An indispensable product for our lives, bulbs come in many shapes, sizes and technologies. We are going to go over the main categories of bulb types in the market, and explain their pros and cons for you, our valued customer. We hope this will allow you to make a more educated purchase for your lighting needs.





Their roots going back to the invention of electricity, incandescent bulbs are the most commonplace and cheapest bulbs in the industry. There are many variations in size, shape, socket type, and illumination. Sub types include the following:


Candelabra (Candle base) bulbs: This shape is ideal for mostly traditional chandeliers where the light source is meant to appear like a candle. This effect can further be enhanced by using a dimmer with the chandelier. The base of the bulb is narrower than regular bulbs, and therefore is ideal for smaller light fixtures as well. Candelabra bulbs’ shape also allows for the attachment of a lamp shade directly onto the bulbs. For this reason, many sconces and small table lamps with shades require candle base bulbs.


Medium Base: This type of bulb is the most common of all. Medium base with a round glass of varying sizes, the medium incandescent bulb fits most light bulbs and by far the best seller of all time.


The sale of incandescent bulbs are declining however, due to energy shortages, global warming concerns, government policy changes and improvements in new affordable lighting technology.





Halogen bulbs are a lot more compact than incandescent bulbs. In essence, they use the same technology as incandescent bulbs but offer a much smaller profile. Furthermore, halogen bulbs are slightly more energy efficient than incandescent bulbs. One thing to be careful about is the heating of halogen bulbs. Avoid at all times the handling of halogen bulbs bare handed even when they are cool, as your skin oil can cause the bulb to explode in the next use.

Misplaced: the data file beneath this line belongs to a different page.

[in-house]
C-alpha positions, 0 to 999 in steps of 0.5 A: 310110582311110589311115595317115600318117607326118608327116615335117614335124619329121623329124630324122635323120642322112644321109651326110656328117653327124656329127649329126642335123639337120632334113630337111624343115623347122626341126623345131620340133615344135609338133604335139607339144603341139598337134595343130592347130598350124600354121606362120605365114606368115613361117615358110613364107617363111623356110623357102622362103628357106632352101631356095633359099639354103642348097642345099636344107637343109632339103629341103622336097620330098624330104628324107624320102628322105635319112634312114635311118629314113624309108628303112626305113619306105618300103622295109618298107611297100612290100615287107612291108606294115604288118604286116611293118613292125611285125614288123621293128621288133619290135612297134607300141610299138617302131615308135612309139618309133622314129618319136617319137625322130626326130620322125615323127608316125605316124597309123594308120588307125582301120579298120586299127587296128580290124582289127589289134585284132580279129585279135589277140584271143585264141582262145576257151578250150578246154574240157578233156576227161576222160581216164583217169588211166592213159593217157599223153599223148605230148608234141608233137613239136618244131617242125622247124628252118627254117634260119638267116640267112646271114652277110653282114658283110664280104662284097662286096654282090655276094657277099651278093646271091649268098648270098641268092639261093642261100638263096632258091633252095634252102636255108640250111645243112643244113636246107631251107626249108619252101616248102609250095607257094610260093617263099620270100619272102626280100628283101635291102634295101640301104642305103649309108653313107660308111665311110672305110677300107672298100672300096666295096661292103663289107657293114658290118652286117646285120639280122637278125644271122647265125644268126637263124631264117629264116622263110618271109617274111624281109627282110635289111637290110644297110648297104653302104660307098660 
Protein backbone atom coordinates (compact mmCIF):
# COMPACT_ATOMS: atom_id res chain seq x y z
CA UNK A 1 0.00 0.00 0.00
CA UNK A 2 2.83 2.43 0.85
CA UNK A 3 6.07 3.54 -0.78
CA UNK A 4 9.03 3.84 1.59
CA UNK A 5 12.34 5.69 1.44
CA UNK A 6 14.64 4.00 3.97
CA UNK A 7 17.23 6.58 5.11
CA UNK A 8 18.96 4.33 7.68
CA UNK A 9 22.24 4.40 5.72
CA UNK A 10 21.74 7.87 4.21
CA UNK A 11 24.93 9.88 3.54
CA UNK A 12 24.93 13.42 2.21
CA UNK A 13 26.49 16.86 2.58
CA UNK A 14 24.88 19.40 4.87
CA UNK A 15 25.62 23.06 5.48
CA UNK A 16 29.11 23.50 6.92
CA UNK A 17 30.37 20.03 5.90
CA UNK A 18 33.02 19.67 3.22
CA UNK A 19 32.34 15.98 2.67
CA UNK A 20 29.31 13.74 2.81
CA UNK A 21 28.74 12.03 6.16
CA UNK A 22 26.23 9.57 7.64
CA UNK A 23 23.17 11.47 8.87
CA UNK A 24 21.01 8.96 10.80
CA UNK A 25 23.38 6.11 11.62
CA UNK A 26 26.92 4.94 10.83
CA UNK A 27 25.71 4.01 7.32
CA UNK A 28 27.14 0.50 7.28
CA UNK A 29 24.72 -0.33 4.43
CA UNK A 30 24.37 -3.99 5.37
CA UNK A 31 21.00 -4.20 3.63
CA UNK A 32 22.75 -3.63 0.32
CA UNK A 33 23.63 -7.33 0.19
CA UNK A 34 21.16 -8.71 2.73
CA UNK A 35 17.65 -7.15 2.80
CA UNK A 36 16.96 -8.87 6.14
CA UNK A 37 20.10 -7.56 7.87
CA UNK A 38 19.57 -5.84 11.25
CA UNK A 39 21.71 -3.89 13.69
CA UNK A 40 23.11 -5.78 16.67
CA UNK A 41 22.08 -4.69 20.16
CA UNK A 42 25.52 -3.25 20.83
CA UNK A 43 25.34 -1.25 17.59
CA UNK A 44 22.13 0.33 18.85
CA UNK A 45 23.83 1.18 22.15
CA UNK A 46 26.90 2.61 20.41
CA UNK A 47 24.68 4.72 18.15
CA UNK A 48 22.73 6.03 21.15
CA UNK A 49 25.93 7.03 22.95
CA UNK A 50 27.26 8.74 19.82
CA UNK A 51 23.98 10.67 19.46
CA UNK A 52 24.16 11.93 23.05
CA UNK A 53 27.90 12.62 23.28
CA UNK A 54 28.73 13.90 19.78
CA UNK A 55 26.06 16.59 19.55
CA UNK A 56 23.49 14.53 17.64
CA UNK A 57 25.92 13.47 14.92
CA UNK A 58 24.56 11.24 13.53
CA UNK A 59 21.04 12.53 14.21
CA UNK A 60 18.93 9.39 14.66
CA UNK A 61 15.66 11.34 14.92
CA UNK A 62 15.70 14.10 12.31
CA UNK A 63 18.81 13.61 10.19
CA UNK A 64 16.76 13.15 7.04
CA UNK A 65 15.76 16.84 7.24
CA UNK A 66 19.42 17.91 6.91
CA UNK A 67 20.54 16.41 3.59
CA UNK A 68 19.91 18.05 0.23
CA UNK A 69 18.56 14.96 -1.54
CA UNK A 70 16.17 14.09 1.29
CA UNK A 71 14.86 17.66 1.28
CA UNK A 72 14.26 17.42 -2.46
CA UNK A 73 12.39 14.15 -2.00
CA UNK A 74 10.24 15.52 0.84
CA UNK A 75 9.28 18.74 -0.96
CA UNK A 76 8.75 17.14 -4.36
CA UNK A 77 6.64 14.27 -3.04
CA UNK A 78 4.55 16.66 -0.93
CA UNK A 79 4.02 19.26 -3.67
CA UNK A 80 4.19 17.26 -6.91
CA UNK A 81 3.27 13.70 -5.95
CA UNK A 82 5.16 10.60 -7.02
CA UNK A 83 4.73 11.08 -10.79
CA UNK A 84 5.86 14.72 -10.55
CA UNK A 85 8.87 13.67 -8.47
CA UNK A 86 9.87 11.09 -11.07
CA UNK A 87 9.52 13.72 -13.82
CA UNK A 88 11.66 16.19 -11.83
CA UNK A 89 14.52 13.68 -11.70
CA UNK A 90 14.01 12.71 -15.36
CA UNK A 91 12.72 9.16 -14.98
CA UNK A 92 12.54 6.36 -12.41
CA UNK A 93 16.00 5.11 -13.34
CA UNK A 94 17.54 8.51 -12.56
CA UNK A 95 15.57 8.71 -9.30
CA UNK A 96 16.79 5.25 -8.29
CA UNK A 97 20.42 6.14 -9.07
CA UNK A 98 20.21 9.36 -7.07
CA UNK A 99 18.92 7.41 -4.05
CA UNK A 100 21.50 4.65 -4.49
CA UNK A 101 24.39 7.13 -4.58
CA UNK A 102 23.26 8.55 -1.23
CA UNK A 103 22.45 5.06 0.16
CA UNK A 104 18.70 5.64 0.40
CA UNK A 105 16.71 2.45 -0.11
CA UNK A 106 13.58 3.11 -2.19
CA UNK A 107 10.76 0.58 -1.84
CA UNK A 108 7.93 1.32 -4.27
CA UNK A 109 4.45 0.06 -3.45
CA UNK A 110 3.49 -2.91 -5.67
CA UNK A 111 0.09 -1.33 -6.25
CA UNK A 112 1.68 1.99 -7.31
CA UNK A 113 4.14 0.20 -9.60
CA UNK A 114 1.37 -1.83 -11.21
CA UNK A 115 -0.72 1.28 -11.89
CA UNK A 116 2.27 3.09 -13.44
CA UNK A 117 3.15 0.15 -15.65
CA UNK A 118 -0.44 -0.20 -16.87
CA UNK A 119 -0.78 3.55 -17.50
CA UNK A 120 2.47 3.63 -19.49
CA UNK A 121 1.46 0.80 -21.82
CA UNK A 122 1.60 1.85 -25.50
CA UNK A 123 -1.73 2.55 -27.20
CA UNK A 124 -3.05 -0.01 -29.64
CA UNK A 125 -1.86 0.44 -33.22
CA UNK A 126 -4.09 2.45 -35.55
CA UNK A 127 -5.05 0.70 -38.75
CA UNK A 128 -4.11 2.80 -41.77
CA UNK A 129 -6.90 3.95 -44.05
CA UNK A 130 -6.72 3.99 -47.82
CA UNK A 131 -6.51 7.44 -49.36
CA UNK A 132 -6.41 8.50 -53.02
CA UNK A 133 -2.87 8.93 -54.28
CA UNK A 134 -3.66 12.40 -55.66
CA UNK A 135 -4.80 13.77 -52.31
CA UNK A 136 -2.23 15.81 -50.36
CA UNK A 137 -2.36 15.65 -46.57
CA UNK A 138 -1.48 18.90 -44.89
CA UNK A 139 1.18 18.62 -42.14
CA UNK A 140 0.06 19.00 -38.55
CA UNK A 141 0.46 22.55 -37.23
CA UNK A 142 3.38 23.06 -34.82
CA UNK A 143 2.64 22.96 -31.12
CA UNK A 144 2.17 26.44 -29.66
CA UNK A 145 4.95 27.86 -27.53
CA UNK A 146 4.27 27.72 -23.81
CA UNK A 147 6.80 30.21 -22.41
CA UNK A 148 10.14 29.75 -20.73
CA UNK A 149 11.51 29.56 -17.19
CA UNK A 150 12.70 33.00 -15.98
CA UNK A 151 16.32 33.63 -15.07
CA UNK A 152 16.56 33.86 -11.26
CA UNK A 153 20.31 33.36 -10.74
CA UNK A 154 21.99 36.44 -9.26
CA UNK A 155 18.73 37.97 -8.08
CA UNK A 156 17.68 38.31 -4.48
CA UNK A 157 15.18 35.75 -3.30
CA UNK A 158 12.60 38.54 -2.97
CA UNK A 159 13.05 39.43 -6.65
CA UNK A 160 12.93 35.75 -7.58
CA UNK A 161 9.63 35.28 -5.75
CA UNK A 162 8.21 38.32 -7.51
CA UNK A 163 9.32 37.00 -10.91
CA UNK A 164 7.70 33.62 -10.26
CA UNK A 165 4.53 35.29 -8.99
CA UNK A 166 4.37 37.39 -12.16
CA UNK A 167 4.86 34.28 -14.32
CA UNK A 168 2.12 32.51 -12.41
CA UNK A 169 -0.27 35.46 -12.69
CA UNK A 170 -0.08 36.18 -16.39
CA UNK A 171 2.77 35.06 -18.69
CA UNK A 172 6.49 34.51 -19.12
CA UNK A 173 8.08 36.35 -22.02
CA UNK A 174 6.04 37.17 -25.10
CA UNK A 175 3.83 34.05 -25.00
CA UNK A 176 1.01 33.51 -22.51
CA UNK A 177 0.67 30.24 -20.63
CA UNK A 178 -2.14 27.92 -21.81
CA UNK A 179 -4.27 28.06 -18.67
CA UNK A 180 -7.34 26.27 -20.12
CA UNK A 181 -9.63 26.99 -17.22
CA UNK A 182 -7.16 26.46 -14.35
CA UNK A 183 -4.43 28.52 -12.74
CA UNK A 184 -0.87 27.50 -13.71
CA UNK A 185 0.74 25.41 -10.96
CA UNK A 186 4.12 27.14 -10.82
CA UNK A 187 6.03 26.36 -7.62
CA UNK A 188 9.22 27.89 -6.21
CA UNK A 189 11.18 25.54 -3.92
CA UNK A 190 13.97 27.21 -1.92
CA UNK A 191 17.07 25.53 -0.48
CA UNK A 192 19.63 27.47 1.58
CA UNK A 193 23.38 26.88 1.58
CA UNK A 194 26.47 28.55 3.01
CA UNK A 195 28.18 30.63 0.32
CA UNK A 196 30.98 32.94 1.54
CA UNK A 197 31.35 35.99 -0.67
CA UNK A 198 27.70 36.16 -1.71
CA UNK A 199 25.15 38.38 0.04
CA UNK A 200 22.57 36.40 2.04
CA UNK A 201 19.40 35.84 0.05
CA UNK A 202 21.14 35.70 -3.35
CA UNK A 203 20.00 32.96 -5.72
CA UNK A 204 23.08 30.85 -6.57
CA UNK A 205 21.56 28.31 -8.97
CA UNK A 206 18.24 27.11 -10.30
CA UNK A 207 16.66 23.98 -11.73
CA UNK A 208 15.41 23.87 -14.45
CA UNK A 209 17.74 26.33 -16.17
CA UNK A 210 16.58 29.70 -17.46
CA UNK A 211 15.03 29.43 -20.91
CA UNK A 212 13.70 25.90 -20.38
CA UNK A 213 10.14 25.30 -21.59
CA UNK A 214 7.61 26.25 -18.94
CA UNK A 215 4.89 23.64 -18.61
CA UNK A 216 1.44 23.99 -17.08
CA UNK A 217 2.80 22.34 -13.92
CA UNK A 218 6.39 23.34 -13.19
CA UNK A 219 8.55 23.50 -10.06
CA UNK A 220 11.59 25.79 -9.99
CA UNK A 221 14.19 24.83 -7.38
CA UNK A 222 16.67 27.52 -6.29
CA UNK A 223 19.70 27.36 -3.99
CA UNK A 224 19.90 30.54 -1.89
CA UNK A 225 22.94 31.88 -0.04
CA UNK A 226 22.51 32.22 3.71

Fluorescent Bulbs:


The history of the fluorescent technology for lighting purposes goes back to late 1800s. It is the second oldest lighting technology after incandescent lights. Fluorescent lighting is significantly more energy efficient and longer lasting than incandescent lights. Although fluorescent bulbs are more expensive than their incandescent counterparts, the savings in energy and lifetime makes them more economical than regular incandescent and halogen bulbs.


Fluorescent bulbs have become increasingly more popular in the marketplace with the introduction of compact fluorescent bulbs (CFL) and the improvement of it in terms of illumination. When the CFL’s first hit the market, the only option was to have the regular white light of fluorescent in a more compact form. This type of light is often acceptable in commercial uses. Hovever, when it comes to residential use, the general public desire a softer white light in their living areas. In the last 5-7 years, the technology in CFL’s imporved enough to offer a variety of light intensities and shades of white to allow for a full penetration of the residential lighting market for fluorescent bulbs.


A downside to the fluorescent technology is the use of mercury. All types of fluorescent lamps, including compact fluorescent bulbs, contain mercury which is an environmentally hazardous element. It is imperative to recycle fluorescent bulbs and avoid breaking them to make sure they don’t affect the environment negatively.


Light Emitting Diode (LED):


LED bulb is the latest in lighting technology. This technology is currently the most energy efficient and longest lasting lighting solution in the market. Although LED lights were expensive when they first entered the market, the prices have dropped significantly thanks to improvements in mass production and market saturation. LED bulbs have been around for about 7 years. The first examples of this type were quite bulky bulbs with more directional light than regular bulbs that provide light more evenly in every direction. LED bulbs have improved significantly over the years and today, one can find LED bulbs that illuminate almost the same way as regular bulbs. Improvement in LED technology has also provided the ability to use these bulbs with dimmers, control them from smart devices, and integrate them to a smart home setting.